This article was published in Australian Dictionary of Biography, Volume 2, (MUP), 1967
Andrew Thompson (1773?-1810), chief constable, farmer and businessman, was baptized on 7 February 1773 at Kirk Yetholm, Scotland, the youngest of six children of John Thompson, weaver, manufacturer and dyer, and his wife Agnes, née Hilson. Educated at the parochial school, he entered his father's business until a breakdown in health forced him to leave and study for the excise. With a friend he became involved in the theft of about £10 worth of cloth from the shop of a local merchant; he pleaded guilty at his trial at Jedburgh in 1790, but was probably the less guilty party. He was sentenced to fourteen years transportation and arrived in Sydney in the Pitt in February 1792.
After a year in the men's provision store he joined the police force in 1793 and served with distinction at Toongabbie and other centres. In 1796 Governor John Hunter appointed him to the Green Hills (Windsor), the main settlement on the Hawkesbury River, where he remained for the rest of his life. He was pardoned in 1798 and built his home overlooking the river on an acre (0.4 ha) leased from the government. He rose quickly to the position of chief constable and held that office until 1808, during which time he distinguished himself by investigating crimes, capturing runaway convicts, acting as intermediary between whites and blacks and rescuing settlers from disastrous floods. Hunter appointed him to the responsible position of grain assessor in 1799, and the settlers elected him as trustee of the common lands in the district.
As he carried out his constabulary duties Thompson gradually accumulated land by both purchase and grant. He bought the farms West Hill (the Red House), Glasgow, Wardle Bank and Moxham's Farms, and Governor Philip Gidley King granted him Agnes Bank and Killarney, totalling 918 acres (372 ha) altogether. He rented them to suitable tenants. At his home on the river Thompson, with the aid of an English agent, John Braddick, established a general store and later an inn which became the commercial centre of the Hawkesbury. Near by on the South Creek he built the first toll bridge in 1802. King supplied convict labour to help him and then gave him a lease of the tolls until 1820. In 1804 King helped him to set up a salt manufacturing plant in Broken Bay. The first site was Mullet Island but Thompson later moved it to Scotland Island. Because of Thompson's outstanding work in the floods of 1806 King allowed him to establish a brewery on South Creek. In addition Thompson controlled a barge for ferrying passengers and stock across the river, and at the Red House he established a tannery.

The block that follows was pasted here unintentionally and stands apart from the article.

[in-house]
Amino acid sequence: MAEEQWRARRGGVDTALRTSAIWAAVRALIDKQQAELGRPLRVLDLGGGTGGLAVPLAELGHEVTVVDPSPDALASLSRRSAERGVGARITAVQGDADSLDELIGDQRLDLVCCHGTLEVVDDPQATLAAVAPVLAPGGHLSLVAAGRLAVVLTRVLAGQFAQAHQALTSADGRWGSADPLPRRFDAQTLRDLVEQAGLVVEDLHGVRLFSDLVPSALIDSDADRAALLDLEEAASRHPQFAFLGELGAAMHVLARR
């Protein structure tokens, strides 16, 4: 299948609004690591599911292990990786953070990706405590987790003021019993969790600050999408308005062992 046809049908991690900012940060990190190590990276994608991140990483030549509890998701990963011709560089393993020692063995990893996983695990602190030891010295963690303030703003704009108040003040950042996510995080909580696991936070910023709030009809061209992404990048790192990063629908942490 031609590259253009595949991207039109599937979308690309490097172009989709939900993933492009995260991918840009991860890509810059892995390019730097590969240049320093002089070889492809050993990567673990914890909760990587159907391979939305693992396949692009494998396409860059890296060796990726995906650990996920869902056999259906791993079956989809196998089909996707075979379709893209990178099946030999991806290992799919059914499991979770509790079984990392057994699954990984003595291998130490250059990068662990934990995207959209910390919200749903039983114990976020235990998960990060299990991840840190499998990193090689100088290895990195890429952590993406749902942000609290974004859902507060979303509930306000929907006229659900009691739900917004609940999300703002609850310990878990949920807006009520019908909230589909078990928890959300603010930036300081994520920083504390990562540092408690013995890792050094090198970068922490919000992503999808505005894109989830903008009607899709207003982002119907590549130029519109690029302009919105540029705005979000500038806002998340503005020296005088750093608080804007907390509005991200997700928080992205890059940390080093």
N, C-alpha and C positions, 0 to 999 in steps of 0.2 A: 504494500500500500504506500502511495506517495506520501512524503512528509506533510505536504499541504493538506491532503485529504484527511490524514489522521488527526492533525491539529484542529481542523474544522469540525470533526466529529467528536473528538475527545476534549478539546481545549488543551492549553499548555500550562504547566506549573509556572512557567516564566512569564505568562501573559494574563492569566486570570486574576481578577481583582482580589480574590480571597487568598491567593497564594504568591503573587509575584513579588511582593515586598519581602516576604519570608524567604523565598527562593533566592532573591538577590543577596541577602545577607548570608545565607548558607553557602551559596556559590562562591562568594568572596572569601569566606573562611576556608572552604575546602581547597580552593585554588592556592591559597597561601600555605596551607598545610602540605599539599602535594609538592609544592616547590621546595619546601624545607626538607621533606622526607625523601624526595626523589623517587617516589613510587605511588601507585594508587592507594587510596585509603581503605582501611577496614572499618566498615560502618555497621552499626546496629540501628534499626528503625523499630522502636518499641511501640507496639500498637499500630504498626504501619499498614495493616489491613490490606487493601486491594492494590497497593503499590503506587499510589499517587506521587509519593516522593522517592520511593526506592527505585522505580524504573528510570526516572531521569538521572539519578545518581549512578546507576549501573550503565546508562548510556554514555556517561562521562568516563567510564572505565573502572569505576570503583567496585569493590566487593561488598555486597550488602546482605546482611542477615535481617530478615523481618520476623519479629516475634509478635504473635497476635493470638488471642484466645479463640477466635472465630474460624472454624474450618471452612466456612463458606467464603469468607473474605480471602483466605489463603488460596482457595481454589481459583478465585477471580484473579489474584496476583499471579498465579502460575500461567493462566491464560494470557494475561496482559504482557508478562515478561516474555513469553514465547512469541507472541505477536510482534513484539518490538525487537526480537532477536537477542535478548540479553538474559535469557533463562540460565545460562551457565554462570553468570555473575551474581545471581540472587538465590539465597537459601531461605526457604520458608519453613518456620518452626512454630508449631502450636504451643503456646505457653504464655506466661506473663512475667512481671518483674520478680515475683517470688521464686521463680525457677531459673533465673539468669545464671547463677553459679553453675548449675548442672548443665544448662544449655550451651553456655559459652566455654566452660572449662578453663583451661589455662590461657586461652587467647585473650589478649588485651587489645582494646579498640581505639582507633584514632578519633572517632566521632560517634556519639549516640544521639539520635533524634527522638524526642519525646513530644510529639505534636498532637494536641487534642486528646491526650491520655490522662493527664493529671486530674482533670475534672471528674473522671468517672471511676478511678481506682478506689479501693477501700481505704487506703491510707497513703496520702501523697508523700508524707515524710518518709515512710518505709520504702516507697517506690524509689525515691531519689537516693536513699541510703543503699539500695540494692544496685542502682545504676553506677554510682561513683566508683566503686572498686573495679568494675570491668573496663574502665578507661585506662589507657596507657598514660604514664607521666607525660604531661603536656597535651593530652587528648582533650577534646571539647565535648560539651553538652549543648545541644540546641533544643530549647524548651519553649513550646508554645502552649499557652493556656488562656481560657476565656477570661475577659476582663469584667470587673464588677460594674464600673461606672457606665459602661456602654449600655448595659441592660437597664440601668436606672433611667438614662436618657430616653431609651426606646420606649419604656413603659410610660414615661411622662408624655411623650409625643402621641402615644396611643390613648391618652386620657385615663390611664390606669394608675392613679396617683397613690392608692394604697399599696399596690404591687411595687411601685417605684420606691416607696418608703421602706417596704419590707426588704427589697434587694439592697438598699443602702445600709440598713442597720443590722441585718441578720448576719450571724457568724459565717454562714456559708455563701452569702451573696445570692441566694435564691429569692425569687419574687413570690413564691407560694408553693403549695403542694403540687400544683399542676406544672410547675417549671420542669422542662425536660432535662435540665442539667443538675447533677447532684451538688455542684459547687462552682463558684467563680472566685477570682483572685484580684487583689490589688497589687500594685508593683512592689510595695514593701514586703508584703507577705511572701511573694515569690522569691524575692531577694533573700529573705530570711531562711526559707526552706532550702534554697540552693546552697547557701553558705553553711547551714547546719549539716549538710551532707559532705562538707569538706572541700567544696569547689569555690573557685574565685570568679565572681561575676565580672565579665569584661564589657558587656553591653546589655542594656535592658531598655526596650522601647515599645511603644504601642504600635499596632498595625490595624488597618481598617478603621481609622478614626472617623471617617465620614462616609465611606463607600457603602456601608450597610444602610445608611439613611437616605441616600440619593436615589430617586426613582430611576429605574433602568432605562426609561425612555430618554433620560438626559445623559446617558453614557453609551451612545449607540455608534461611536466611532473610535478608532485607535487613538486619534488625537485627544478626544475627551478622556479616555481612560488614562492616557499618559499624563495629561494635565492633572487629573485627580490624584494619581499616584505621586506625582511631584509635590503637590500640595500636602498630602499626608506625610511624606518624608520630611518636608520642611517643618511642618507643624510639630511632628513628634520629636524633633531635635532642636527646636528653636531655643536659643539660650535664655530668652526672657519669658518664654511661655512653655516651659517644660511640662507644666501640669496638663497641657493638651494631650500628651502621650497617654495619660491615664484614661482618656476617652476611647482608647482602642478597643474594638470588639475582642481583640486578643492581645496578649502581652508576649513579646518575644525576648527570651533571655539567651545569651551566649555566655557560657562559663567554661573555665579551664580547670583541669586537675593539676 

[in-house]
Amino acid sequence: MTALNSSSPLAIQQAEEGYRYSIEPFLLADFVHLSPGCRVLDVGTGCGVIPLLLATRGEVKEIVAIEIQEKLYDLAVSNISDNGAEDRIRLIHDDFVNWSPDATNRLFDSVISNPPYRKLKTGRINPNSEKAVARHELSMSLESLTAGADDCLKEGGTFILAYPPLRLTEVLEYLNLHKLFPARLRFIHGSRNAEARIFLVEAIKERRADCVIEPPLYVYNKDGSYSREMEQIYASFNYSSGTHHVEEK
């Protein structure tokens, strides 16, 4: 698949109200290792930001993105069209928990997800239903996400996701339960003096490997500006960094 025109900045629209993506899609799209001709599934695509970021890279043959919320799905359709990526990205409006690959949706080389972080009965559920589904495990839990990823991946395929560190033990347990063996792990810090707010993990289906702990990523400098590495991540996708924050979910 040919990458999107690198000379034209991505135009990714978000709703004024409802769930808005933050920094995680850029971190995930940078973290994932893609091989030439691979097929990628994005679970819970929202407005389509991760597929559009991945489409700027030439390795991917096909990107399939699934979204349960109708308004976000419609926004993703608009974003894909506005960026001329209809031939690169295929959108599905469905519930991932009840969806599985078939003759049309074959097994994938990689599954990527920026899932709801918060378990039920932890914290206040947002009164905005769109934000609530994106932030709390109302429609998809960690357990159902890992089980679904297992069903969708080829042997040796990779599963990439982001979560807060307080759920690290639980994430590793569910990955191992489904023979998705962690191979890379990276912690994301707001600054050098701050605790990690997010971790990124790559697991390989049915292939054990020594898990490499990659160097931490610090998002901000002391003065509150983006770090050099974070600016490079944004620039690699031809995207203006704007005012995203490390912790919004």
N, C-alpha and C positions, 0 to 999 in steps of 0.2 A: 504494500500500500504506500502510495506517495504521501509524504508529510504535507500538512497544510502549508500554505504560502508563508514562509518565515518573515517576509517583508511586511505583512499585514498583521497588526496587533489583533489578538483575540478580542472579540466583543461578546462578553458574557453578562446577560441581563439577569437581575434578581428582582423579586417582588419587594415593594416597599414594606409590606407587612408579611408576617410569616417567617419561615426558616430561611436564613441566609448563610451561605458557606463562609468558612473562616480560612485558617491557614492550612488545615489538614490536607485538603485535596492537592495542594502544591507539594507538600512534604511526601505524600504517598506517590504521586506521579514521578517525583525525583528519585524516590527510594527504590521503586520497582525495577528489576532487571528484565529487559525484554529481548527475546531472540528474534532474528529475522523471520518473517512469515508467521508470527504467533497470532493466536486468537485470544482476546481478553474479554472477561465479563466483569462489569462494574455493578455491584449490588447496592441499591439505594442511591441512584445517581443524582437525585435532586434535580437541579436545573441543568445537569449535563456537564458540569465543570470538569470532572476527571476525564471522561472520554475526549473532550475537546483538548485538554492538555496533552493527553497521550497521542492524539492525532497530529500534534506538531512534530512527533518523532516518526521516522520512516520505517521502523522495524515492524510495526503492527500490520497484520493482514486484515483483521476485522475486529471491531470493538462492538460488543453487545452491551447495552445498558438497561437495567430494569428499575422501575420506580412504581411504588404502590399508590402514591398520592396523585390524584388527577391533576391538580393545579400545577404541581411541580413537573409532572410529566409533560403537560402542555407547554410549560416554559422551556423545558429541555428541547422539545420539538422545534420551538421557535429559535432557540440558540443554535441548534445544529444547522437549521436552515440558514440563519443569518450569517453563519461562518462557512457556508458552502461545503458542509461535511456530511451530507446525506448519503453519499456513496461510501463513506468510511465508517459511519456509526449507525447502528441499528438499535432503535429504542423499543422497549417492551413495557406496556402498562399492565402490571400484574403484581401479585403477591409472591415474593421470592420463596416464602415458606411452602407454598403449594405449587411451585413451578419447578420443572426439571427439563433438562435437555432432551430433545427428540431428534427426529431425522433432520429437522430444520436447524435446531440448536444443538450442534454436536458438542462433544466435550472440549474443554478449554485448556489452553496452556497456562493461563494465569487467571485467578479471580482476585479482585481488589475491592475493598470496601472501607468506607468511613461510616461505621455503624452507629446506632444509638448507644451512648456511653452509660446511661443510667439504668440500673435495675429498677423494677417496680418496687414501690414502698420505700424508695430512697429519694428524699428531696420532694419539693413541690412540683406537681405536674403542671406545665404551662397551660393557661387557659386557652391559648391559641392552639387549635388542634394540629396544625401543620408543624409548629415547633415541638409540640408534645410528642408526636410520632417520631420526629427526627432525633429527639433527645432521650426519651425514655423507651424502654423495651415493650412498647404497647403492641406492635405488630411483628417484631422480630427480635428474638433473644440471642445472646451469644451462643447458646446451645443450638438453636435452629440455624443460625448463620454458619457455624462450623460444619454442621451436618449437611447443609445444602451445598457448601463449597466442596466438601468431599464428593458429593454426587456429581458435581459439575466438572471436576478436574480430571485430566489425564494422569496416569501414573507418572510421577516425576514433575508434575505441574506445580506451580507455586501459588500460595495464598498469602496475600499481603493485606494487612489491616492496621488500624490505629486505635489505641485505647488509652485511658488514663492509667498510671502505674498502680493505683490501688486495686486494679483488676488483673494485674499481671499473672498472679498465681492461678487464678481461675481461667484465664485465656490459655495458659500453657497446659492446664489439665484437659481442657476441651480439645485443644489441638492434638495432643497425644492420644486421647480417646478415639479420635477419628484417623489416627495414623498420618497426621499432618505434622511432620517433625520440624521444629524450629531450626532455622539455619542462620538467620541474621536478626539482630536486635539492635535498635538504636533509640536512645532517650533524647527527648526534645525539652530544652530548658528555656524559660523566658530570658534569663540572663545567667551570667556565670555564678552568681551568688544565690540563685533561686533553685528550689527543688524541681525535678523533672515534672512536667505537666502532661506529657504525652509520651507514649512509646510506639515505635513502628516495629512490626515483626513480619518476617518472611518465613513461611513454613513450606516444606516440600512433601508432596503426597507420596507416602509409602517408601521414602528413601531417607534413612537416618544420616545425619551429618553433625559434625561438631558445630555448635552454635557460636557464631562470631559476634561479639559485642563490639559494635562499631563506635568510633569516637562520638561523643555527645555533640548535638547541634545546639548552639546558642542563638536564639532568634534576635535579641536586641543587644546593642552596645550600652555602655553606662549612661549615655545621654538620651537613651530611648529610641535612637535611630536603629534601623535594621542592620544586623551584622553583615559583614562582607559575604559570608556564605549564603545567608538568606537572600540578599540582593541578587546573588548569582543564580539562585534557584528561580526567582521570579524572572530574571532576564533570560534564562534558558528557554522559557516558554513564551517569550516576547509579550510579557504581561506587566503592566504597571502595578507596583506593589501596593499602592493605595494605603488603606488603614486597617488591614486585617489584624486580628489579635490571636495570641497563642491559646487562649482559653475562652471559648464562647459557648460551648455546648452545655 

Over the same period to 1808, Thompson built four ships: Nancy, Hope, Hawkesbury and Governor Bligh. He also bought the Speedwell from Captain Grono. These ships carried grain, fruit and vegetables to Sydney, transported convicts to the Hunter River and returned with cargoes of cedar and coal; they made sealing voyages to Bass Strait and New Zealand and traded with Tahiti for pork. The Nancy placed Thompson's name on the map of the South Island of New Zealand.
When Governor William Bligh arrived in 1806 Thompson was the largest grain grower and the wealthiest settler in the colony. As the economy of the colony was based on grain there was great significance in the claim which John Macarthur made on Thompson for £341 10s. based on a note of hand for ninety-nine bushels of wheat and valued before the 1806 floods at £34 10s. Macarthur claimed the grain at the inflated price and lost the case. A later appeal to Bligh was dismissed.
Bligh bought two farms on the Hawkesbury and appointed Thompson to develop them as model farms, to encourage the settlers to follow his example. Bligh supplied convict labour and Thompson appointed the overseer. Thompson forwarded monthly accounts to Bligh and these reports showed that Bligh was using government stock and that Thompson was placing the grain in the stores under his own name. There was a break in their friendship in 1808 when Thompson was fined £100 for misusing a puncheon of rum entrusted by Bligh to his care for distribution to the settlers. Bligh was arrested soon afterwards and the rebels seized Thompson's accounts of the model farm and sent them to London as alleged proof of Bligh's intention to rob the government, but at the court martial of Lieutenant-Colonel George Johnston in London in 1811 the accounts were not produced as evidence against the ex-governor.